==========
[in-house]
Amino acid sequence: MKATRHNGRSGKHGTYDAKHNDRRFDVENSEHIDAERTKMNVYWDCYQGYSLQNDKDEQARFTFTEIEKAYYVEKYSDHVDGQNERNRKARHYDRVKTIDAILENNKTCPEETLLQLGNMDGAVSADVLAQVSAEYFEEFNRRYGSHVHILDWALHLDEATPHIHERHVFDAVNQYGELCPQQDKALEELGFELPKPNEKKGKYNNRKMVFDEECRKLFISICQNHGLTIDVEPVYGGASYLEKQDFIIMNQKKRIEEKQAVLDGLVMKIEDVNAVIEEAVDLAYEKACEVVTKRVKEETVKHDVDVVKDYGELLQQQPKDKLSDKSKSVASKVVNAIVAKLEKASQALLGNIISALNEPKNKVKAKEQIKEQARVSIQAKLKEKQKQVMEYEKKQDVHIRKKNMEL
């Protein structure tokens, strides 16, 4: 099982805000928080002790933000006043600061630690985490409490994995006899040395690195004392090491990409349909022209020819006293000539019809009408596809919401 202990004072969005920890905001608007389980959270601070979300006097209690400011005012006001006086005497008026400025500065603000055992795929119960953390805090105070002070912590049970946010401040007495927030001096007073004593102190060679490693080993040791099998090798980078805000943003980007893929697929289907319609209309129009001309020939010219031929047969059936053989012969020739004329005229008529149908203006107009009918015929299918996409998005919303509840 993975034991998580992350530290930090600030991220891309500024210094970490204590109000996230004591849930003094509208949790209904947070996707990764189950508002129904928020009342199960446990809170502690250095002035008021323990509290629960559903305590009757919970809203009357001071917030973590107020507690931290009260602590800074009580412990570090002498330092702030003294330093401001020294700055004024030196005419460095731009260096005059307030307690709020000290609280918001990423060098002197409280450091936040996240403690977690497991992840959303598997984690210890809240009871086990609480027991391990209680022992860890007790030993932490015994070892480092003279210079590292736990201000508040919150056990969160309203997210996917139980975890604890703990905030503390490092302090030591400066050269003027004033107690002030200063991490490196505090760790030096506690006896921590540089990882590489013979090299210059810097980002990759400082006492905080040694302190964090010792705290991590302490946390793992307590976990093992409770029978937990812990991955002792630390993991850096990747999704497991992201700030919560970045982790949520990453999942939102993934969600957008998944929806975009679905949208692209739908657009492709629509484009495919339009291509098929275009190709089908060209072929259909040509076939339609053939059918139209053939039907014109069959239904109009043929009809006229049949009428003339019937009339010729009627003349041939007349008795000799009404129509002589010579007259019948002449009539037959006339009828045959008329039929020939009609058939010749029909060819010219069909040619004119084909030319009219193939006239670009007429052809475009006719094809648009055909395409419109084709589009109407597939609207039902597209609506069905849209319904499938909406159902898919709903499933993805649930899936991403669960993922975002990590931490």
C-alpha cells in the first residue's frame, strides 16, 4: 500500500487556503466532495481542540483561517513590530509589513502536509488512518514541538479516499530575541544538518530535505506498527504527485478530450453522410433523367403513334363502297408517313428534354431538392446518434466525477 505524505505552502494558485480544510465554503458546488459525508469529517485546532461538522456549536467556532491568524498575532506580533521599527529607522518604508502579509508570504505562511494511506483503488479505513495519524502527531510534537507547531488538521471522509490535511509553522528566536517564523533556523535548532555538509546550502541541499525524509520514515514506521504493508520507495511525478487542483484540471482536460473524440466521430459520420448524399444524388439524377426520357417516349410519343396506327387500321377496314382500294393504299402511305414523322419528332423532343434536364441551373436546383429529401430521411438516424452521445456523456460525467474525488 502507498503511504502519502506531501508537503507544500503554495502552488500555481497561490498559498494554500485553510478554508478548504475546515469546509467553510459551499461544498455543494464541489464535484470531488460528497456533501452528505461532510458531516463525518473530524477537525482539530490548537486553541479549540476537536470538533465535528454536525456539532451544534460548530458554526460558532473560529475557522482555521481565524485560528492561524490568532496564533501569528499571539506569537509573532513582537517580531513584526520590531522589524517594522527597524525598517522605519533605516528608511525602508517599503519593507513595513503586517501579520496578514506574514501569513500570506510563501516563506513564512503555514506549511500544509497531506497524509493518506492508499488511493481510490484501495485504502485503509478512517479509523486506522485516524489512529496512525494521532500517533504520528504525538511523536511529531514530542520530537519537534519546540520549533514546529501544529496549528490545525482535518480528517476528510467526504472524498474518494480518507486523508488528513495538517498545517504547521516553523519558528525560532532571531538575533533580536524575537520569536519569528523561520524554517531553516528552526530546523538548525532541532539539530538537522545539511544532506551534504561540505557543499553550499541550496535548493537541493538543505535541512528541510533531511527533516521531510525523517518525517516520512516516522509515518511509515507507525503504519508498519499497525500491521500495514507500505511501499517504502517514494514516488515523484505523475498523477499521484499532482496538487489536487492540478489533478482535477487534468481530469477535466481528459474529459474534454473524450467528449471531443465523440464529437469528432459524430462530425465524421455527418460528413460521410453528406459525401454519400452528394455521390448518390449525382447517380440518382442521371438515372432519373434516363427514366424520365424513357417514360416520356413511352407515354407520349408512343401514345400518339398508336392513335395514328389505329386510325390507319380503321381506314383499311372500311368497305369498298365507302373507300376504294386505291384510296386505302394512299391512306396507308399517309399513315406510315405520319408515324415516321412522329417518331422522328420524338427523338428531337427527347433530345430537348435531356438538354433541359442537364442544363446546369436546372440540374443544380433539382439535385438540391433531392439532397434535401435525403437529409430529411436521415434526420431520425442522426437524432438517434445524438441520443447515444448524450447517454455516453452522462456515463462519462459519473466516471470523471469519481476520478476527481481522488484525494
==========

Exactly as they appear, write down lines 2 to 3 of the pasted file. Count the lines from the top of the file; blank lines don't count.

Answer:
Amino acid sequence: MKATRHNGRSGKHGTYDAKHNDRRFDVENSEHIDAERTKMNVYWDCYQGYSLQNDKDEQARFTFTEIEKAYYVEKYSDHVDGQNERNRKARHYDRVKTIDAILENNKTCPEETLLQLGNMDGAVSADVLAQVSAEYFEEFNRRYGSHVHILDWALHLDEATPHIHERHVFDAVNQYGELCPQQDKALEELGFELPKPNEKKGKYNNRKMVFDEECRKLFISICQNHGLTIDVEPVYGGASYLEKQDFIIMNQKKRIEEKQAVLDGLVMKIEDVNAVIEEAVDLAYEKACEVVTKRVKEETVKHDVDVVKDYGELLQQQPKDKLSDKSKSVASKVVNAIVAKLEKASQALLGNIISALNEPKNKVKAKEQIKEQARVSIQAKLKEKQKQVMEYEKKQDVHIRKKNMEL
């Protein structure tokens, strides 16, 4: 099982805000928080002790933000006043600061630690985490409490994995006899040395690195004392090491990409349909022209020819006293000539019809009408596809919401 202990004072969005920890905001608007389980959270601070979300006097209690400011005012006001006086005497008026400025500065603000055992795929119960953390805090105070002070912590049970946010401040007495927030001096007073004593102190060679490693080993040791099998090798980078805000943003980007893929697929289907319609209309129009001309020939010219031929047969059936053989012969020739004329005229008529149908203006107009009918015929299918996409998005919303509840 993975034991998580992350530290930090600030991220891309500024210094970490204590109000996230004591849930003094509208949790209904947070996707990764189950508002129904928020009342199960446990809170502690250095002035008021323990509290629960559903305590009757919970809203009357001071917030973590107020507690931290009260602590800074009580412990570090002498330092702030003294330093401001020294700055004024030196005419460095731009260096005059307030307690709020000290609280918001990423060098002197409280450091936040996240403690977690497991992840959303598997984690210890809240009871086990609480027991391990209680022992860890007790030993932490015994070892480092003279210079590292736990201000508040919150056990969160309203997210996917139980975890604890703990905030503390490092302090030591400066050269003027004033107690002030200063991490490196505090760790030096506690006896921590540089990882590489013979090299210059810097980002990759400082006492905080040694302190964090010792705290991590302490946390793992307590976990093992409770029978937990812990991955002792630390993991850096990747999704497991992201700030919560970045982790949520990453999942939102993934969600957008998944929806975009679905949208692209739908657009492709629509484009495919339009291509098929275009190709089908060209072929259909040509076939339609053939059918139209053939039907014109069959239904109009043929009809006229049949009428003339019937009339010729009627003349041939007349008795000799009404129509002589010579007259019948002449009539037959006339009828045959008329039929020939009609058939010749029909060819010219069909040619004119084909030319009219193939006239670009007429052809475009006719094809648009055909395409419109084709589009109407597939609207039902597209609506069905849209319904499938909406159902898919709903499933993805649930899936991403669960993922975002990590931490």